Justin Morgenroth, PhD (University of Canterbury, New Zealand) and Co-Investigator Andrew Koeser, PhD (University of Florida) will monitor physiological and tree growth responses to various root removal treatments in “Measuring tree response to increasing root removal intensities.” This work will help determine ‘acceptable’ root removal limits, and establish evidence-based root removal guidelines.
Brian Kane, PhD (University of Massachusetts Amherst) and Co-Investigator Mark Reiland (University of Massachusetts Amherst) will assess the likelihood of failure of different parts of a tree rigging system in their study “Measuring forces at multiple locations in rigging systems.” This robust project will help tree care professionals understand exactly which parts of the rigging are more likely to fail under different scenarios.
2016 Jack Kimmel International Grant recipients:
Francesco Ferrini, PhD (University of Florence, Italy) and Co-Investigator Simone Orlandini, PhD (University of Florence, Italy) hypothesize that the common but harmful pruning practice called topping not only depresses tree health, but also directly reduces thermal comfort and human well-being in cities. They will explore this possibility in their study “Effect of topping on microclimate condition and human comfort.”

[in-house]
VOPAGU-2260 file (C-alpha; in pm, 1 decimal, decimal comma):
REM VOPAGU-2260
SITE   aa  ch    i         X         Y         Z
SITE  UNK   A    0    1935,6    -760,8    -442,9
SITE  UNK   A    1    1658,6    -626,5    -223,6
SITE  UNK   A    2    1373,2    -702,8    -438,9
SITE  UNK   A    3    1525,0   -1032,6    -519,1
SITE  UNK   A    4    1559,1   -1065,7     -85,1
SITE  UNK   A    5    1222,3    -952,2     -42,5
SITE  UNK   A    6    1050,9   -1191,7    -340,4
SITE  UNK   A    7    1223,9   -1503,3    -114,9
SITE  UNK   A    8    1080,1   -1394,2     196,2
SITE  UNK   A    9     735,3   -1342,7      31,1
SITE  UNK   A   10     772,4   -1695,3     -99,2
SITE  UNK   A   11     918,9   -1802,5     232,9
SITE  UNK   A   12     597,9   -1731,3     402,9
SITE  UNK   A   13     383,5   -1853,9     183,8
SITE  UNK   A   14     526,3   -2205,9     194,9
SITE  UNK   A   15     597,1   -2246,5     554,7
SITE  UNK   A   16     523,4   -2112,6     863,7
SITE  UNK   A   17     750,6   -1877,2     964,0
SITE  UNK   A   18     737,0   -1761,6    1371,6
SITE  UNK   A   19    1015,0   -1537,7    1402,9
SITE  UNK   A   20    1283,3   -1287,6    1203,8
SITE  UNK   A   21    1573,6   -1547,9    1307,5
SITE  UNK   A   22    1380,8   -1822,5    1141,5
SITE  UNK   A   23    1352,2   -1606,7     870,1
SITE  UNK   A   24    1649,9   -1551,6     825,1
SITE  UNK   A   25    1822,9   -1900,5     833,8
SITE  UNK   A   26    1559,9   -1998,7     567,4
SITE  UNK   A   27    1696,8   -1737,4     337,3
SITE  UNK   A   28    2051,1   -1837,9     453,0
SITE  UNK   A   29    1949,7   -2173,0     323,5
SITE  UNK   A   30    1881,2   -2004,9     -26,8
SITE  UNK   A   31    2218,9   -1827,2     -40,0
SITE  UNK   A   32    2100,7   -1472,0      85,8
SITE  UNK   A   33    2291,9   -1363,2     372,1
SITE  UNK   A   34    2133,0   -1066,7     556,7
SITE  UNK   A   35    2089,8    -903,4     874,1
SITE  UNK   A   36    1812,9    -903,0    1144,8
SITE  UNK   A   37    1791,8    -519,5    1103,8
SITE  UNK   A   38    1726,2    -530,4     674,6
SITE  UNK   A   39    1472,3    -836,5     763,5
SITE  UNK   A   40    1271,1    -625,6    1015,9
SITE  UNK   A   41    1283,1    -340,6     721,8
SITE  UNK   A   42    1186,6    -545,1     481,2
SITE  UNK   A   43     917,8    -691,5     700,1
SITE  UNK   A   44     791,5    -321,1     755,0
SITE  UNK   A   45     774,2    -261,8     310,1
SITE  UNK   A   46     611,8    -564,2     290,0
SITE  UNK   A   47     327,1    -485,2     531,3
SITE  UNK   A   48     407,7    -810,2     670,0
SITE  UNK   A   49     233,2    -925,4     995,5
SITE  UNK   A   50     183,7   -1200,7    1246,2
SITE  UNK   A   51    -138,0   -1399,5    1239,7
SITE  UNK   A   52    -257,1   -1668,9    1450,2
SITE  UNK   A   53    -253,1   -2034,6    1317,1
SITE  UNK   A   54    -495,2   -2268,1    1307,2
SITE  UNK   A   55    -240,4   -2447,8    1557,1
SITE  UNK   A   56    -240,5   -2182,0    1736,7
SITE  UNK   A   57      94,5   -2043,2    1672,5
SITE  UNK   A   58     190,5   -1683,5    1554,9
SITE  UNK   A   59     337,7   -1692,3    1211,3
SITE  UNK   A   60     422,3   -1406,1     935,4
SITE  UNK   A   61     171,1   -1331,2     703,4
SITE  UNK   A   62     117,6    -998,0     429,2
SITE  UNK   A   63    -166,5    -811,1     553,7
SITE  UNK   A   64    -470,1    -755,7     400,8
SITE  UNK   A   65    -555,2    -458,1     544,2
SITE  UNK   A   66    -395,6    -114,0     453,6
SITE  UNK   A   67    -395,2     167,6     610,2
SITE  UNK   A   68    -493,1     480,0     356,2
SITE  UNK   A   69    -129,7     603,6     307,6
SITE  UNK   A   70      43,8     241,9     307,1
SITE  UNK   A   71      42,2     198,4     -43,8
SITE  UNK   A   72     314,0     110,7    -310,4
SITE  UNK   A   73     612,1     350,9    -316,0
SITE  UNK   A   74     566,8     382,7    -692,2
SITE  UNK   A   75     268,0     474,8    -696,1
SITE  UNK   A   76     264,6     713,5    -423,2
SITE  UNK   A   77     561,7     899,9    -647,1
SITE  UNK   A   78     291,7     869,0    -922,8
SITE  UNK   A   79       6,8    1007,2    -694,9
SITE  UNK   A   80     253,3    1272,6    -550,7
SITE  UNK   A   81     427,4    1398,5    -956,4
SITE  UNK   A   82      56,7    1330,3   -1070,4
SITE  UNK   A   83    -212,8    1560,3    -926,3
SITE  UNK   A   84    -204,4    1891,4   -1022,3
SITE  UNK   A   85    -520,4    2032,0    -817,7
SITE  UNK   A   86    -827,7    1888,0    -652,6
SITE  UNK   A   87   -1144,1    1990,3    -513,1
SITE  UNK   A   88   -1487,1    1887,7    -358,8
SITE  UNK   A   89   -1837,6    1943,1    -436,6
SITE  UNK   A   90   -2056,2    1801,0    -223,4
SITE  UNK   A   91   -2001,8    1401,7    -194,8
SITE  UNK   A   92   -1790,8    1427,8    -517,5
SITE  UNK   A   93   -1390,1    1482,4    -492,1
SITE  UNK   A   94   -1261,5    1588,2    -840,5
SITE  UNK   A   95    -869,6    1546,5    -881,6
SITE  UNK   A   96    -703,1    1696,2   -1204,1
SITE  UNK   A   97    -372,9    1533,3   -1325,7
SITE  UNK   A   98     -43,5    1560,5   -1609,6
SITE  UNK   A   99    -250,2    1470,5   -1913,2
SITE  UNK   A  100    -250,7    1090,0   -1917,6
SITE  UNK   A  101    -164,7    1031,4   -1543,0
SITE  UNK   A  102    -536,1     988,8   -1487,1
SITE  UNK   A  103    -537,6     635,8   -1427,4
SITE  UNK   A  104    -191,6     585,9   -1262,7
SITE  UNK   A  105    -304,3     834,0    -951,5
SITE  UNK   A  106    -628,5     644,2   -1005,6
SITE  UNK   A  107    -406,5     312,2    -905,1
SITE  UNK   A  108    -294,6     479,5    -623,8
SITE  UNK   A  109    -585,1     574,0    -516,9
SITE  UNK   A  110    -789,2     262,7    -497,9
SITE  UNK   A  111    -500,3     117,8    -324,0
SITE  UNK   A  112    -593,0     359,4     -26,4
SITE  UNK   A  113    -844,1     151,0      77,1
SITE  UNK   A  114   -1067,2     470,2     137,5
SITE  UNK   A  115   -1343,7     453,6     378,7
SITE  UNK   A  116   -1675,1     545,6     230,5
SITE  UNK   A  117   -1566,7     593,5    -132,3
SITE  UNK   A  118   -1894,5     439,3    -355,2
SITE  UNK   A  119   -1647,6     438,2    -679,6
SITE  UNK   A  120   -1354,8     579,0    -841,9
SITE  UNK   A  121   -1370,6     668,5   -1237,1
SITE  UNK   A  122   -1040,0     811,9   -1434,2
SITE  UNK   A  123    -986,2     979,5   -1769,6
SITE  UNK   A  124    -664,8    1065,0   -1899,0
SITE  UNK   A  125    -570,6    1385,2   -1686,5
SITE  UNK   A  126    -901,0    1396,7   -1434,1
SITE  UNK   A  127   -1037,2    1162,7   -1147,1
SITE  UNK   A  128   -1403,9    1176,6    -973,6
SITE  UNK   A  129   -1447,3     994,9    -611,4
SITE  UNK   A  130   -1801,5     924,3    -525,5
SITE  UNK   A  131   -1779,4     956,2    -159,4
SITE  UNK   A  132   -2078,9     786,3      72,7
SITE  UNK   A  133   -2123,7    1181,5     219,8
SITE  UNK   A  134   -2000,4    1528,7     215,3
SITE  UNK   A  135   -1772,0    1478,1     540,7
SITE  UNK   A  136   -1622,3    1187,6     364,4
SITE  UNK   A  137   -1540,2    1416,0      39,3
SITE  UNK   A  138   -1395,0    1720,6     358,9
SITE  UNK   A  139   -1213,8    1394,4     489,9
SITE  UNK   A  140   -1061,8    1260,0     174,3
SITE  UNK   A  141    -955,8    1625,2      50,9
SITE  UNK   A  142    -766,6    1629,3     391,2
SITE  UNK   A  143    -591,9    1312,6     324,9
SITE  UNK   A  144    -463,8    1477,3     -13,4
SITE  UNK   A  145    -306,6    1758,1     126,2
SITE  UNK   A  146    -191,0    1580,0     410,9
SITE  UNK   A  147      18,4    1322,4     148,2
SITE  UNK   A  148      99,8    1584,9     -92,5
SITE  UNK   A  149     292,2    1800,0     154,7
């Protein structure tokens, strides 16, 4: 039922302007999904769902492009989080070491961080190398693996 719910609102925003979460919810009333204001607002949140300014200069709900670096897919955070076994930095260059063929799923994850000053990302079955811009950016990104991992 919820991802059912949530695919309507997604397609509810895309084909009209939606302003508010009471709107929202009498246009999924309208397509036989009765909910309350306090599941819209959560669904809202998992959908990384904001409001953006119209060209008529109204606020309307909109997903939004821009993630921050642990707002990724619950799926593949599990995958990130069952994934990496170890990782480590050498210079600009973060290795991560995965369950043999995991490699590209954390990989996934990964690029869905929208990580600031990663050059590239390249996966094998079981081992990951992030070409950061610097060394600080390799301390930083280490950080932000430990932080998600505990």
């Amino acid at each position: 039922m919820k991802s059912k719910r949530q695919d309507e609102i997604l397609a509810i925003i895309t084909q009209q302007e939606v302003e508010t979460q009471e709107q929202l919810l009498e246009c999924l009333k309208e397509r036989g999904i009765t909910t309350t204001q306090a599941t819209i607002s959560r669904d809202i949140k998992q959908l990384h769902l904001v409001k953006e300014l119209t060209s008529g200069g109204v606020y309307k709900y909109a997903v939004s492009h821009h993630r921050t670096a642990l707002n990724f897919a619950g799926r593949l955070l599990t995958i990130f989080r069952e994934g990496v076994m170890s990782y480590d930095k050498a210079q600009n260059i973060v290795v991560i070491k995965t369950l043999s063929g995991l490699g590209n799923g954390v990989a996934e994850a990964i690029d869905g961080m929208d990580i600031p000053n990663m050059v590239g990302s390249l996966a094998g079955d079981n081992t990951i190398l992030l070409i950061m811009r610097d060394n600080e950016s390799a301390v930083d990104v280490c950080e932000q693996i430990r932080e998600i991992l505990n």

Camilo Ordóñez, PhD (Ryerson University, Canada) and Co-Investigator Andrew Millward, PhD (Ryerson University, Canada) are evaluating the factors that contributed to the decline and mortality of urban trees in Toronto planted using structural soil cell technology. Their project, “Investigating street tree decline and mortality in commercial urban spaces revitalized with structural soil cell technology to improve planting and maintenance practices,” will help guide future decisions about the use of this technology.
2016 Ohio Chapter ISA Education Grant recipient:
The Holden Arboretum (Kirtland, Ohio) seeks to increase awareness and interest in the areas of community forestry and arboriculture among middle and high school students through its two-day Forest Immersion XP camp.
2016 Scholarship recipients:
l. to r.: Conor Smith (U. of New Hampshire), Thomas McNulty (Penn State University), Allison Wilson (Penn State Mont Alto)
About TREE Fund
TREE Fund is a 501(c)3 charity dedicated to the discovery and international dissemination of new knowledge in urban forestry and arboriculture (the science of caring for trees in a landscape). TREE Fund manages a portfolio of scholarships and education grants to engage and support the next generation of tree stewards, and multiple research grants to improve the science, safety and practice of arboriculture.
With support from individual donors and Partners, TREE Fund research has contributed to:
- Improving conditions for tree growth in difficult sites
- Developing strategies to manage diseases and pests that affect urban trees
- Improving utility line clearing practices
- Understanding air pollution reduction and carbon sequestration by trees
- Determining the costs and benefits of urban trees
For more information, visit treefund.org.